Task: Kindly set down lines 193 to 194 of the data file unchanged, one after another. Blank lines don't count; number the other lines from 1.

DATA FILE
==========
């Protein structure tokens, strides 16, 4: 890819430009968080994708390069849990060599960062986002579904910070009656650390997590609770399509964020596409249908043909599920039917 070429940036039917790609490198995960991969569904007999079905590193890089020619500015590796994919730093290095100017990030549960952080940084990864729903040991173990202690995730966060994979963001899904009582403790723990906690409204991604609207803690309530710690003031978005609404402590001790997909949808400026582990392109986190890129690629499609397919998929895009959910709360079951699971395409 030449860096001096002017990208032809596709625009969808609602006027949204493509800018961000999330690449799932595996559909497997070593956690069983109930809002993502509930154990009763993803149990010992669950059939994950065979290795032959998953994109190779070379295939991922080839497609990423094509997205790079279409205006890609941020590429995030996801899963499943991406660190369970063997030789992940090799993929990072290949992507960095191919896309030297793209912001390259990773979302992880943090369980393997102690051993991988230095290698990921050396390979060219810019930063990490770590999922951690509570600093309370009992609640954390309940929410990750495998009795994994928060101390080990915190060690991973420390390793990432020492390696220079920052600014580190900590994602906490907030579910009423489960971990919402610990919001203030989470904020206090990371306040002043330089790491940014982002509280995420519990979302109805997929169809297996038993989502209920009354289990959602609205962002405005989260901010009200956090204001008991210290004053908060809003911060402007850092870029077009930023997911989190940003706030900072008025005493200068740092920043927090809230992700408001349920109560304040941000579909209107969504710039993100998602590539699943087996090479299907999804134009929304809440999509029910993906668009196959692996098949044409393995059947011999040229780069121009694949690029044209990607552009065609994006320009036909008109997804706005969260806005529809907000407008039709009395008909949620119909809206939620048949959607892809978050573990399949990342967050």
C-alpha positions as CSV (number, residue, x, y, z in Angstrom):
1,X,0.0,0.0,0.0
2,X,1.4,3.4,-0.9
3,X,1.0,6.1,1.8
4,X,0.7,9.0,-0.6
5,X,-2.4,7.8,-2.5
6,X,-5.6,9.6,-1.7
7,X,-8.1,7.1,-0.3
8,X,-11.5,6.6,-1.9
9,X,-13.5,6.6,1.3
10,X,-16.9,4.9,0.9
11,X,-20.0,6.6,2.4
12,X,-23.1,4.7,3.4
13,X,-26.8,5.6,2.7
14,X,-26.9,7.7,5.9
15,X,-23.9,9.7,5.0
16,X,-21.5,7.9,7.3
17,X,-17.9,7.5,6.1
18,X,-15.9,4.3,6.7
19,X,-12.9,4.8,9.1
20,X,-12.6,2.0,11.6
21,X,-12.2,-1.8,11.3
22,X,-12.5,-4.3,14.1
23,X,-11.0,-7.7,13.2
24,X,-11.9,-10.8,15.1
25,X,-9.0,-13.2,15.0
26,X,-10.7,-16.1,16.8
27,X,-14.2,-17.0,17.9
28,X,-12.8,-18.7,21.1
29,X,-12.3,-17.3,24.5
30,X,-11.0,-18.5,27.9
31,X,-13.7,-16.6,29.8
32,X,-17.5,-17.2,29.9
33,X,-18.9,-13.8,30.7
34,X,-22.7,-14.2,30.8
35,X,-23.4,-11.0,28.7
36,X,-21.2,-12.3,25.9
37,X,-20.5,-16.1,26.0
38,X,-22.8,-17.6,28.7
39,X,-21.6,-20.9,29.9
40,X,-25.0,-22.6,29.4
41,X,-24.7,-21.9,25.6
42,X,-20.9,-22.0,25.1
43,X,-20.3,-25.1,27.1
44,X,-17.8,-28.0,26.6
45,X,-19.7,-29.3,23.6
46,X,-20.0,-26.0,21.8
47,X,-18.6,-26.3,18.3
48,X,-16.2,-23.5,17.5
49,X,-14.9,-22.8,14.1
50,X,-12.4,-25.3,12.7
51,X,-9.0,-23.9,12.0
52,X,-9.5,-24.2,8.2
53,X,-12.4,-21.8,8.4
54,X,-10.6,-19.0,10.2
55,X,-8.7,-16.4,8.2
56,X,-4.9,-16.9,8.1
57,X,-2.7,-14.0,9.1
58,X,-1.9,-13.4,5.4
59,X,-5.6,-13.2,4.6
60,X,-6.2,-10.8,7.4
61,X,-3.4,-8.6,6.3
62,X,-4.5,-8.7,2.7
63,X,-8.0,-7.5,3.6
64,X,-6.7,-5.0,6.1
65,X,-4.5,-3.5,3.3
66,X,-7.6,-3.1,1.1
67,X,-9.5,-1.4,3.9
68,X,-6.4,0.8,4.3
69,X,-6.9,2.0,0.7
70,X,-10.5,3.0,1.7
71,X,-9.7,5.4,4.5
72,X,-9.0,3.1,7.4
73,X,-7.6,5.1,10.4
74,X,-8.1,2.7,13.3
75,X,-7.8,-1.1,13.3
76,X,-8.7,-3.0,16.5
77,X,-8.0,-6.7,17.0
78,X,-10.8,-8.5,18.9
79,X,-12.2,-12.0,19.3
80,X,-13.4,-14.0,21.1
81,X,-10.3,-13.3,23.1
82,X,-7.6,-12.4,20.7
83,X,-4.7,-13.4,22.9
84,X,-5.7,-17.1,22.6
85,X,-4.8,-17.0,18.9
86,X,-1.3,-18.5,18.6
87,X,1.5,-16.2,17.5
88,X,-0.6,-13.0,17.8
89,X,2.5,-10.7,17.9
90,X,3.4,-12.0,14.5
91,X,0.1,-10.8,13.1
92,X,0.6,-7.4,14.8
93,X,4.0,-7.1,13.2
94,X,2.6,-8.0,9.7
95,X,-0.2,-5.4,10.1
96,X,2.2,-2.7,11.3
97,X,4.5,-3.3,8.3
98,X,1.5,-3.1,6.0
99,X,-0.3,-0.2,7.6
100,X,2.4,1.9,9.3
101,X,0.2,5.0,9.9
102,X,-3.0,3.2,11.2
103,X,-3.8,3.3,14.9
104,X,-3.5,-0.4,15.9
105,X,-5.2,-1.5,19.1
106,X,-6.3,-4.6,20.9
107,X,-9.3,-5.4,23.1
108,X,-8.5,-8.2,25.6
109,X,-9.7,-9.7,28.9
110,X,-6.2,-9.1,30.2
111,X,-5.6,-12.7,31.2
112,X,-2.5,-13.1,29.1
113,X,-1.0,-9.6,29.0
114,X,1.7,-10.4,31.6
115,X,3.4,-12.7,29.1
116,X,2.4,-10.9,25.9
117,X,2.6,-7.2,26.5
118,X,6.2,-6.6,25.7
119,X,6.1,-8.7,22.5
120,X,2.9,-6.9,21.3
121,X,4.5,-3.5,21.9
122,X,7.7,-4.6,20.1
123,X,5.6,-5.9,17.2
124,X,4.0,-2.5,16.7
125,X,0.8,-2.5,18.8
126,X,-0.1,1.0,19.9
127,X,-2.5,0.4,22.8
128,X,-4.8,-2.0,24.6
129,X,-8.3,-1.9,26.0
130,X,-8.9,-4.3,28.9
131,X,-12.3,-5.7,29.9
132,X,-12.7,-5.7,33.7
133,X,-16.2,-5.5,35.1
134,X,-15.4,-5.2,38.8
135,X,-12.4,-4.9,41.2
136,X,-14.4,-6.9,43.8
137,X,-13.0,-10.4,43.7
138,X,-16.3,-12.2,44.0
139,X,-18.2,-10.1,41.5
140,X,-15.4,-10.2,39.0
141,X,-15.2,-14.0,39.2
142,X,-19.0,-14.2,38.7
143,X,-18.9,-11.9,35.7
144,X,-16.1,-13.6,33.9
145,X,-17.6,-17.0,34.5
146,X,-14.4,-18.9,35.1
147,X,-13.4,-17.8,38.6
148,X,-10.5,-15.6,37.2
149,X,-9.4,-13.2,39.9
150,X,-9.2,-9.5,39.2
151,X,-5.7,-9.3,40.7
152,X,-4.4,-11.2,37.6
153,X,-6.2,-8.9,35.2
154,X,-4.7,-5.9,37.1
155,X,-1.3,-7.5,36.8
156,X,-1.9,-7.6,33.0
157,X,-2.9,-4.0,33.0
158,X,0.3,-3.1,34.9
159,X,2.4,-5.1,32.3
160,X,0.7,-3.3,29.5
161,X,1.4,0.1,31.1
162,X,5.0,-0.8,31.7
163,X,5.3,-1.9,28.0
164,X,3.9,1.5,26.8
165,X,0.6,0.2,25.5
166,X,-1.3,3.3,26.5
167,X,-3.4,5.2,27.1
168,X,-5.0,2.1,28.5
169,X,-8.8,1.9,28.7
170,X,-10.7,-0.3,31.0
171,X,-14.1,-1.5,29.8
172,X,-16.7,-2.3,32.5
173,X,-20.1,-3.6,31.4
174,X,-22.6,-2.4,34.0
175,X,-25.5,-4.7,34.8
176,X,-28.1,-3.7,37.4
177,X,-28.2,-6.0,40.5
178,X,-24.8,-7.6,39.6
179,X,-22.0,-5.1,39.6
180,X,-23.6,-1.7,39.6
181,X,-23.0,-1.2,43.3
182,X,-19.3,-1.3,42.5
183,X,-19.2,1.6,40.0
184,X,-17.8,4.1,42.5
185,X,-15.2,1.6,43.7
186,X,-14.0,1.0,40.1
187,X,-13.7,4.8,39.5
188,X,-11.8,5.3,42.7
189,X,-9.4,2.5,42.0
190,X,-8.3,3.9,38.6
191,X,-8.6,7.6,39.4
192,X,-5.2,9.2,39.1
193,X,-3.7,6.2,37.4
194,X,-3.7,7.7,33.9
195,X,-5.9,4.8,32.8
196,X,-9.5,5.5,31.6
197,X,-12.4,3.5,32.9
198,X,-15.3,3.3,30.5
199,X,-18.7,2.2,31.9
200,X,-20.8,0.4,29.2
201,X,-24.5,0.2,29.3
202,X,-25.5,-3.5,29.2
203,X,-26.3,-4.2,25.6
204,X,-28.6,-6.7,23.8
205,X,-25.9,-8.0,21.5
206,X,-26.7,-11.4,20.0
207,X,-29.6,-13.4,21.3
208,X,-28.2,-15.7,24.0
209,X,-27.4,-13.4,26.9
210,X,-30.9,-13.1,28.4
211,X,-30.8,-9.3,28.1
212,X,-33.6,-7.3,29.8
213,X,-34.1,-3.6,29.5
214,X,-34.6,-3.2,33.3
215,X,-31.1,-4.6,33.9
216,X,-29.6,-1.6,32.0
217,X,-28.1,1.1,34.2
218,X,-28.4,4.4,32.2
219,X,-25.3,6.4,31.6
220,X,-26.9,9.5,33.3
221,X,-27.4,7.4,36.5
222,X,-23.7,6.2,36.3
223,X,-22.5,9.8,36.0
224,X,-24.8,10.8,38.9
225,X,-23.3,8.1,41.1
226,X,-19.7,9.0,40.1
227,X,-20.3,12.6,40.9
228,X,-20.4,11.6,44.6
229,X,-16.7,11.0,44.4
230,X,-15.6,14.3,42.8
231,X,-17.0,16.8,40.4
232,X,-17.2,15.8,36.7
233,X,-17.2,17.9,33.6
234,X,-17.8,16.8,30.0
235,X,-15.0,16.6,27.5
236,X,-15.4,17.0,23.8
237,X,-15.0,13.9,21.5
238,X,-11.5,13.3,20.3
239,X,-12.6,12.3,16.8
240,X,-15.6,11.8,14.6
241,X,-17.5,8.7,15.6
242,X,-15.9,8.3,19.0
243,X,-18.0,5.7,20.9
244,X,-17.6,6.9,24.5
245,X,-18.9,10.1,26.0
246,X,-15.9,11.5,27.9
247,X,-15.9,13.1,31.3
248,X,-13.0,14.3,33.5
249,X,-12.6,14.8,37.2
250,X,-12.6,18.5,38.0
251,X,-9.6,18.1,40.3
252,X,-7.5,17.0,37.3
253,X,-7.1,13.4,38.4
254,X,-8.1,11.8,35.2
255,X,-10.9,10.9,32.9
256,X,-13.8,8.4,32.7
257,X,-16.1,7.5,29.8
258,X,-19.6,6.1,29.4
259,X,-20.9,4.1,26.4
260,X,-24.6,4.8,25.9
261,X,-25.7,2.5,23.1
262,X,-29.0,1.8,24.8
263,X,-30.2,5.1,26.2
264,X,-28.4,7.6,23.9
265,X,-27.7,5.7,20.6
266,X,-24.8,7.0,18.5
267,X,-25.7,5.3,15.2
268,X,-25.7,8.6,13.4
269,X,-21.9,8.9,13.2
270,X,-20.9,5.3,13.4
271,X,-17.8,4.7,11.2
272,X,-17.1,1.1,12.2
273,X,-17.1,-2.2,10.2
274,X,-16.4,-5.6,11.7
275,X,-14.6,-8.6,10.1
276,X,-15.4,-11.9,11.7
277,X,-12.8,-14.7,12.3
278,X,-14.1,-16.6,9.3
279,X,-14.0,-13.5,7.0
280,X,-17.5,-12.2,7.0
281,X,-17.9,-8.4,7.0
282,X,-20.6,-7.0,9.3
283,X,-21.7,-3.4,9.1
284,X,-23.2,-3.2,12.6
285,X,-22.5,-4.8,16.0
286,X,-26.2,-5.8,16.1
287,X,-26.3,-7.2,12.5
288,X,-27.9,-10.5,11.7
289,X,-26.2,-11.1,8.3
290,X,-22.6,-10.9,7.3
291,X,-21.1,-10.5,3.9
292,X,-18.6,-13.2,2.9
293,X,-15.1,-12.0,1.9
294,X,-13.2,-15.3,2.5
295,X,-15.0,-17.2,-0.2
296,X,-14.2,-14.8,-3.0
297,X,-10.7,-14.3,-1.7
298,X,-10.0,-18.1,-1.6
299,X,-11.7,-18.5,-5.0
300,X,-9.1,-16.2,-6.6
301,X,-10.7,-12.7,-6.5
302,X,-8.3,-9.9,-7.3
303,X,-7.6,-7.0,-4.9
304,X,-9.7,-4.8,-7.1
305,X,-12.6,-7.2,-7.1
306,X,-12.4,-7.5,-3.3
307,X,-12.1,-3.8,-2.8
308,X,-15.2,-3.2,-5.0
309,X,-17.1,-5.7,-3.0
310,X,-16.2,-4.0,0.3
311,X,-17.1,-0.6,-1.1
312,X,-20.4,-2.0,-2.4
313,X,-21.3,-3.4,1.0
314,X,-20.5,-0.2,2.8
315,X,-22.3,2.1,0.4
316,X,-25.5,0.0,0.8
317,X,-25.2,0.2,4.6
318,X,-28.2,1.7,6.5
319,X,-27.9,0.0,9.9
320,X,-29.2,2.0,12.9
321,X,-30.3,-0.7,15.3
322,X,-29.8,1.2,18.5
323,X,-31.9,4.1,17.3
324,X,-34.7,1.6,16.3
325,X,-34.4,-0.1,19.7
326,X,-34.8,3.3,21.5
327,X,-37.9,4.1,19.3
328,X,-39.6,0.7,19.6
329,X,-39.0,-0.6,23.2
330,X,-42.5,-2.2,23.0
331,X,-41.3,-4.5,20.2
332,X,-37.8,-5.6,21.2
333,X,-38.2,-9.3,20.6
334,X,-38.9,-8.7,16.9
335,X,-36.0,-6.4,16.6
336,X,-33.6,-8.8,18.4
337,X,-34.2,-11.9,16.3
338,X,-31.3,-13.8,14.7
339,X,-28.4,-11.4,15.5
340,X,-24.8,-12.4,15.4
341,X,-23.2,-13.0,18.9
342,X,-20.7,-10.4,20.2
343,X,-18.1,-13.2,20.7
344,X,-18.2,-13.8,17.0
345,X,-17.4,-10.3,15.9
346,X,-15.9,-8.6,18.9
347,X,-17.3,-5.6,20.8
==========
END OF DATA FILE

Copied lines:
191,X,-8.6,7.6,39.4
192,X,-5.2,9.2,39.1